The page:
What to watch for today
US policy makers meet. US Federal Reserve officials release forecasts for the quarter for unemployment, economic growth, inflation, and the federal funds rate.
The next stage in Alstom’s bidding war. General Electric has said it won’t improve its $16.9 billion offer for Alstom, but the US conglomerate could offer fresh concessions (paywall) to the French government to bag its approval, after Siemens and Mitsubishi put forward a much more complex bid.
Sino-British relations warm. Chinese premier Li Keqiang’s three-day visit to Britain this week is a sign of improving relations between the two nations after UK prime minister Cameron’s 2012 meeting with the Dalai Lama. Some $30 billion in trade deals are expected to be signed, including a $20 billion gas contract with BP, and Li will meet the Queen.
Rengan Rajaratnam’s insider trading trial. The former Galleon Group fund manager is charged with trading on insider information provided by his brother Raj, who is currently serving a sentence of more than 11 years (paywall). Rengan Rajaratnam allegedly made $800,000 in profits from the tips.
Canada decides: To pipe or not to pipe? The Canadian government reaches a deadline to decide whether to approve the Northern Gateway pipeline. Many environmentalist groups oppose Enbridge Inc’s $6.5 billion plan to pipe oil through the Rockies to the British Columbia coast for because of the risk of spills.
Hillary Clinton faces the wolves. The potential future Democratic presidential candidate could tackle questions on topics from Benghazi to same-sex marriage when she gives an interview to Fox News to Bret Baier and Greta Van Susteren, a week after the release of her book, Hard Choices.
The World Cup’s second leg of group games kicks off. Brazil takes on Mexico at 3pm EDT Tuesday in the second Group A game; both teams won their first match last week. Brazil is seen as the stronger team—but Mexico beat Brazil in the 2012 Olympic final and has won several recent matches against it. Also playing: Spain v Chile (3pm), and Russia v South Korea (6pm).
While you were sleeping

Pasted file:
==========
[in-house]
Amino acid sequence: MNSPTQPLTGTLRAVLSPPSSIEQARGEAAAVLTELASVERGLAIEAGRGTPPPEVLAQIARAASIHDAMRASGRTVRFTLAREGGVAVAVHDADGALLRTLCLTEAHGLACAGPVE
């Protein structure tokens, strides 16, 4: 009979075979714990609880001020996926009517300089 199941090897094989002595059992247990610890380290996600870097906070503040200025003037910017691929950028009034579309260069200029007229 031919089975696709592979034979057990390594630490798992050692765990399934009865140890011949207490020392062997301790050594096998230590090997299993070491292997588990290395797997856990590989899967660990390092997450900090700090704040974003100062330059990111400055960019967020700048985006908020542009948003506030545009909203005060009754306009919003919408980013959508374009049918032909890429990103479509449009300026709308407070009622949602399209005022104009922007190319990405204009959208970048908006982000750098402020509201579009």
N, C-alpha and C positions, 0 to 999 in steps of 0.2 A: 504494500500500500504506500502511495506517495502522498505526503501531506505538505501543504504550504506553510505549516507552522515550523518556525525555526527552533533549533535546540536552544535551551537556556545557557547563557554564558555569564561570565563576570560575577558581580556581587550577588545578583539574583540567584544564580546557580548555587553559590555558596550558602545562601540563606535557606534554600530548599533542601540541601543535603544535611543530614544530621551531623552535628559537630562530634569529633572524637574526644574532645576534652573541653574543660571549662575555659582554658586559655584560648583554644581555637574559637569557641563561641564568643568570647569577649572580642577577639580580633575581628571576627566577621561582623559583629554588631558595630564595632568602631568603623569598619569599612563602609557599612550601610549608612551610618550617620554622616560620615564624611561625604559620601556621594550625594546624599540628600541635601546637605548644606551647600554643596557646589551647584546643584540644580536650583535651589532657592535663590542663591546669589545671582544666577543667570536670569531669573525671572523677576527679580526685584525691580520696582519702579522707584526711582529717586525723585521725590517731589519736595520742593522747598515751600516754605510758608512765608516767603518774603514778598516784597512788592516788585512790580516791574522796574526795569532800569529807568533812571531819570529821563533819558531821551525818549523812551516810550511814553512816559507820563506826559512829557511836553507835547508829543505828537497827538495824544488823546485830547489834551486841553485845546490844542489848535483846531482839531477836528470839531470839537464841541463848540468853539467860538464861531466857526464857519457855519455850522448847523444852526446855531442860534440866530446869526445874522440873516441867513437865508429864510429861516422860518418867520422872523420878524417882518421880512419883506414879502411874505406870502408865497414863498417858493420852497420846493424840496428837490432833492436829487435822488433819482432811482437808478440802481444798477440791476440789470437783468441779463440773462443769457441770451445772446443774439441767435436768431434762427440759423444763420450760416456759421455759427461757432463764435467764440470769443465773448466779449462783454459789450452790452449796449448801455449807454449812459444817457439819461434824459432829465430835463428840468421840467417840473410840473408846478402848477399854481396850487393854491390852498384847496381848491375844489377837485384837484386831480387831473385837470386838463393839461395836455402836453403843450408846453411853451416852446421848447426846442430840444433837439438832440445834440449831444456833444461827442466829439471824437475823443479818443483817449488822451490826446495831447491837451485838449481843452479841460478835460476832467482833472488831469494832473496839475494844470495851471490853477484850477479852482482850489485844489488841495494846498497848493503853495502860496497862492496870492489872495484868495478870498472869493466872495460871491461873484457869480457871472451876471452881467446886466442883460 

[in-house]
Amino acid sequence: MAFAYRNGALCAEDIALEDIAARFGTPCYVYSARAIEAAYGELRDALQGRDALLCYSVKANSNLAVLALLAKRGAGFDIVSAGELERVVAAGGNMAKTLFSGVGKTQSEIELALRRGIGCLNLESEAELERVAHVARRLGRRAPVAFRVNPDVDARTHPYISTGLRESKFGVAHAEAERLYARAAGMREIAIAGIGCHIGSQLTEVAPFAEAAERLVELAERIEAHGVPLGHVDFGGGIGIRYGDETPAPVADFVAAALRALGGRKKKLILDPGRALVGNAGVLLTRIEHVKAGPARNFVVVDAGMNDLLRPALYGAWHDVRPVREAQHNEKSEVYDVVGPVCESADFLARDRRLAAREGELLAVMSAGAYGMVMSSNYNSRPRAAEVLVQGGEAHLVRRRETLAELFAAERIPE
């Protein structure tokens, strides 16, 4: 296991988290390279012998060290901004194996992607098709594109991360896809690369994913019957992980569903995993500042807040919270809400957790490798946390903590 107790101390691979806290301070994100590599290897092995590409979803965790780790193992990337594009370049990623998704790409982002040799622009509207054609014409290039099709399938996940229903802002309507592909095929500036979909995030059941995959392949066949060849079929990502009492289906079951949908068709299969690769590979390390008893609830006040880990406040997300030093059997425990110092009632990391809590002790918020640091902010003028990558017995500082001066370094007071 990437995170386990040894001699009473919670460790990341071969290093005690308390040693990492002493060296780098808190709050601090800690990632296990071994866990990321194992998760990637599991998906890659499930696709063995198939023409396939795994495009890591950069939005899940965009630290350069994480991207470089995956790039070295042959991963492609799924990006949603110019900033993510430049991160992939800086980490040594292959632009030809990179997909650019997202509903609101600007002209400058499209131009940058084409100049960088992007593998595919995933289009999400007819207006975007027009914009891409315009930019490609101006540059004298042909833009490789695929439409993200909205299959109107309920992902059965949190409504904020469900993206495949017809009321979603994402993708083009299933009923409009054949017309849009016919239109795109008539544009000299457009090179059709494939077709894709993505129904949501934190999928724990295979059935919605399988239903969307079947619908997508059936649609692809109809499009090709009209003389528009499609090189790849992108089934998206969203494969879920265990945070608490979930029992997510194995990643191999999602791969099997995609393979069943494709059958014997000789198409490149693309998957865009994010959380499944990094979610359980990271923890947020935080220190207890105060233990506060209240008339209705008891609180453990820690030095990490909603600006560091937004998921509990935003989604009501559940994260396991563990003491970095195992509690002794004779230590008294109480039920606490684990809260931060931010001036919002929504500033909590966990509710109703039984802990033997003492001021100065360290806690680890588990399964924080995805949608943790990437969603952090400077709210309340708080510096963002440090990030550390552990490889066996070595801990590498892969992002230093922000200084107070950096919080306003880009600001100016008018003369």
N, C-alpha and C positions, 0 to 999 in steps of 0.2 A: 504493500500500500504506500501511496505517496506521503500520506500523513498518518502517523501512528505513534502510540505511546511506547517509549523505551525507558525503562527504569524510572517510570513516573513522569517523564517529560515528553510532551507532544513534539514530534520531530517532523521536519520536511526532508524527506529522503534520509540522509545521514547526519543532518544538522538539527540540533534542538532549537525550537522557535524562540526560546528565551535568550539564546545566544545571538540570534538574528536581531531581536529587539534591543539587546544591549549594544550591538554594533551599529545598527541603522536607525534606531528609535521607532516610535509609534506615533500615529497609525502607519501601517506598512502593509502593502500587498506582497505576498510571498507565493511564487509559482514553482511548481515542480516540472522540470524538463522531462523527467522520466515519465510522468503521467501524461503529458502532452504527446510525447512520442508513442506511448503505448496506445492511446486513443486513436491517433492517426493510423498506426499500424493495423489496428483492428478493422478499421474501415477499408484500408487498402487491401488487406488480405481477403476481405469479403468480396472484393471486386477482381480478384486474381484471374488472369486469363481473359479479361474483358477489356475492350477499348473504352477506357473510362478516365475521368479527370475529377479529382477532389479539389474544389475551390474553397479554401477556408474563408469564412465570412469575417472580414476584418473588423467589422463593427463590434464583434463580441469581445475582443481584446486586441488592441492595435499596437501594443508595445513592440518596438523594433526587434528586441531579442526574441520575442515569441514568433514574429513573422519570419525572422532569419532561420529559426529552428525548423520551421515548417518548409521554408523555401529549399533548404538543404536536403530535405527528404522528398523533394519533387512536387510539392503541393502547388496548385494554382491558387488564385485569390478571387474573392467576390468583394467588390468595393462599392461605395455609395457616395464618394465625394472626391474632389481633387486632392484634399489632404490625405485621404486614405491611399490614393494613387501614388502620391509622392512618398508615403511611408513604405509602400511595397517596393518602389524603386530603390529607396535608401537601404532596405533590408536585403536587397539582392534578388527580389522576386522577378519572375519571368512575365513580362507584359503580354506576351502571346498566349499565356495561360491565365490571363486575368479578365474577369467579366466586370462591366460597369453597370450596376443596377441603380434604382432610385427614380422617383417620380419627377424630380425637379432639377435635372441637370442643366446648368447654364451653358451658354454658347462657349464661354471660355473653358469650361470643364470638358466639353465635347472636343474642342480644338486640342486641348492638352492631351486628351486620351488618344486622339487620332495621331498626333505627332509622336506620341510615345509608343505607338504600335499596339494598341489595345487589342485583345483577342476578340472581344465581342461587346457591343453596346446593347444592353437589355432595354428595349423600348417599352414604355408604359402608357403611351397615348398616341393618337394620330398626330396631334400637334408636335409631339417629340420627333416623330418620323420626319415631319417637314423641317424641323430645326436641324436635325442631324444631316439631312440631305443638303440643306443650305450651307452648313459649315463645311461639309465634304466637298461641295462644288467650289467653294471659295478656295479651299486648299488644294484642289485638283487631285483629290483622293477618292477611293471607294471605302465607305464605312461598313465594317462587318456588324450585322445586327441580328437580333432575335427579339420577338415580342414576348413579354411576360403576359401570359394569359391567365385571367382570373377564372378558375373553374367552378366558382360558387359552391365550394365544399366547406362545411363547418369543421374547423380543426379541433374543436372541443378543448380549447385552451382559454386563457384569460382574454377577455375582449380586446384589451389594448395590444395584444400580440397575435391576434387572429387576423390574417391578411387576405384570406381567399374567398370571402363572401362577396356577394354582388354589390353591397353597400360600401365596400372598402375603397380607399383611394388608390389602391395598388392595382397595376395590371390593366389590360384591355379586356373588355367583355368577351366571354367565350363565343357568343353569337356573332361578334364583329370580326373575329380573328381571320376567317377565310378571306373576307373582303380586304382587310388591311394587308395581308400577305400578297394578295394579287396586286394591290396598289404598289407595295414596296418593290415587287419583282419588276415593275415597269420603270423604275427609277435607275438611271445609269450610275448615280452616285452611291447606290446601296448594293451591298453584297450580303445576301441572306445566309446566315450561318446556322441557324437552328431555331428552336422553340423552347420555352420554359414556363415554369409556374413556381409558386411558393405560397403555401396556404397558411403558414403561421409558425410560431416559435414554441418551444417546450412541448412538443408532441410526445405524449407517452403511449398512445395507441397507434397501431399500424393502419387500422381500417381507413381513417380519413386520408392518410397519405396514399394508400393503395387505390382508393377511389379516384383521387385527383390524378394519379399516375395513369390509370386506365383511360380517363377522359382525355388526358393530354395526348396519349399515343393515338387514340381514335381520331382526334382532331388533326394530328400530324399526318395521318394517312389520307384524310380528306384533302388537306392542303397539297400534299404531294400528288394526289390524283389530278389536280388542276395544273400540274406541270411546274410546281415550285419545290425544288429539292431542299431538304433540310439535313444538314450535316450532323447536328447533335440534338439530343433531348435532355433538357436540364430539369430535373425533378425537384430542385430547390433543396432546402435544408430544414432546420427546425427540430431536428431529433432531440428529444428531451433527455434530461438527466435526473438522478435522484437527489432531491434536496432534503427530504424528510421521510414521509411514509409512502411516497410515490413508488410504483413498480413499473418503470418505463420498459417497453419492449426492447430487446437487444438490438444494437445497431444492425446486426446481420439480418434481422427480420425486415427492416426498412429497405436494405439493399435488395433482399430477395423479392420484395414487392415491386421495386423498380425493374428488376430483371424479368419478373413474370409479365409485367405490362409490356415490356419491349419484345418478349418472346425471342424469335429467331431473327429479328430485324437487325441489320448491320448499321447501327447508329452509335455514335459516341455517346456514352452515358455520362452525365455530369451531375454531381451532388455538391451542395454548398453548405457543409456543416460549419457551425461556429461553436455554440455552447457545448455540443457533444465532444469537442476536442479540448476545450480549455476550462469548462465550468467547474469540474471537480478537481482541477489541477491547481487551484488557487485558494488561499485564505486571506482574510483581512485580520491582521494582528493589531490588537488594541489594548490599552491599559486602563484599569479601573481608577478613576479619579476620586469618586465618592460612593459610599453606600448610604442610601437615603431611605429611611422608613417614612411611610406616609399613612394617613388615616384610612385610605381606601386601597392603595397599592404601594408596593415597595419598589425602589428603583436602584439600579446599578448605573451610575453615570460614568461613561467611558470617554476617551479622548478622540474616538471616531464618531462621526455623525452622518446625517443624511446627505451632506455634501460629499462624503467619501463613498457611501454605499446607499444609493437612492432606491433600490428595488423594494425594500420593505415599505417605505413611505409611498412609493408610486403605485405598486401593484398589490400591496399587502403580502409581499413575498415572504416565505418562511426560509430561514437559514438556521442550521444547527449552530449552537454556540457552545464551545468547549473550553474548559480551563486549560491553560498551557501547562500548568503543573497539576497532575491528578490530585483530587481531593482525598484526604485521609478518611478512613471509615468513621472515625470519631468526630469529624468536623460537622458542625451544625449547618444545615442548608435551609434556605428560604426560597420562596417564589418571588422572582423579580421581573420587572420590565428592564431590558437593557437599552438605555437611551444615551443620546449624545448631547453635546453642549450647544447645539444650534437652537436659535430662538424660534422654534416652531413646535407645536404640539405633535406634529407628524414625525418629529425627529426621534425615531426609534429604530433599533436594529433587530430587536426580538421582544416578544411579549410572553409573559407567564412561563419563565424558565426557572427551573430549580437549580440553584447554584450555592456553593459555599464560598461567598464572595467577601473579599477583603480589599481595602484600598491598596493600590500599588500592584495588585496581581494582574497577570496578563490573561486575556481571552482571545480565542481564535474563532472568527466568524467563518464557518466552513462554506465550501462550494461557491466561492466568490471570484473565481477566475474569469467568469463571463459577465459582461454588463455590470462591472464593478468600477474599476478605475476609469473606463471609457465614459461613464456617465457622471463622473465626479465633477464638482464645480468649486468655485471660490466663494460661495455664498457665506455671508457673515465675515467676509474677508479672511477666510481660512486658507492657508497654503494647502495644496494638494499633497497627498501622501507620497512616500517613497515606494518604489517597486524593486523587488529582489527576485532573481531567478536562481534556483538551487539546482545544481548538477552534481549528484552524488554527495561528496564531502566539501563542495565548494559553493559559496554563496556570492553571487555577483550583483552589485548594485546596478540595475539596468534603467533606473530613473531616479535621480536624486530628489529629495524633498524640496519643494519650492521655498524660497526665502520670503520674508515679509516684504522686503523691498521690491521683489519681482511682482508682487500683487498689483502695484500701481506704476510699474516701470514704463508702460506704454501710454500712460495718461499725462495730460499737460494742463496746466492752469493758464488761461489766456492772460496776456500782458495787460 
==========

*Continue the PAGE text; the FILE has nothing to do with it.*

Argentina balked at a court ruling. The US Supreme Court, upholding the verdicts of lower courts, decided that Argentina must pay all creditors at the same rate on bonds it issued before defaulting in 2001. President Cristina Fernández deemed the decision “extortion by speculators.” Argentina could default again at the end of this month, unless it cuts a new deal with creditors.
GM’s safety crisis escalated. The automaker is recalling 3 million more cars for ignition issues, and said it was aware of eight crashes and six injuries related to the recall, but no fatalities. Chief executive Mary Barra testifies before the US Congress today on why the company took years before recalling unsafe vehicles.
A second attack in Kenya. Islamic militants killed at least eight people in a second day of attacks on Kenya’s coast, after killing about 50 the night before. The country is a “war zone,” and unsafe for tourists, the Somalia-based group said.
Foreign investors cooled on China. Foreign direct investment in China was $8.6 billion last month, down 6.7% from a year earlier, as investment from the European Union and the US declined 22.1% and 9.3% respectively.
Quartz obsession interlude
Tim Fernholz on how Marriot is helping “Bitcoin Jesus” sell cheap citizenship in Caribbean tax havens. “Tired of paying wealthy-nation taxes? Worried that, in the event of calamity, your citizenship is going to drag you down? Roger Ver, the investor known as “Bitcoin Jesus,” has the product for you: Just use bitcoin to purchase a share in a Marriott development on the Caribbean island of St. Kitts and Nevis, and the government will throw in citizenship and a passport that gets you to 140 countries without a visa.” Read more here.
Matters of debate
President Obama has every right to pop into Starbucks. A free press shouldn’t negate a free president; he should be able to grab a coffee without alerting the media.
The World Cup isn’t really about football. What could be the biggest event in television history is advertisers’ heaven.
Boring banks are great. Wells Fargo, a Warren Buffett favorite, is set to become the most highly valued financial institution in US history—and it’s also reassuringly boring.
Twitter doesn’t give the people a voice. It’s a more effective tool for amplifying celebrities’ opinions than nurturing open discussion.
Terry Richardson got off easy. A profile of the controversial fashion photographer is seriously flawed, because it doesn’t adequately address numerous complaints of sexual exploitation.
Flop insurance. Alibaba has promised to pay back investors of its entertainment fund, which is backing projects including an action film staring Nicholas Cage, if the fund performs badly.
It would cost $343,368 to buy every product featured in June’s issue of Vogue. If you’re on a budget, buy everything in Real Simple instead. That’ll cost you a mere $15,581.
Narcissism is a helpful trait during job interviews. Modest applicants from reserved, self-deprecating cultures could suffer.
Japanese football fans have the best manners. Even though their team lost on Saturday, the fans stayed behind to clean up the stadium.
Chipmunks and weightlifters get emoji. The new emoji introduced by Unicode run the gamut from strong men to furry creatures, but don’t reflect the racial or religious diversity some hoped.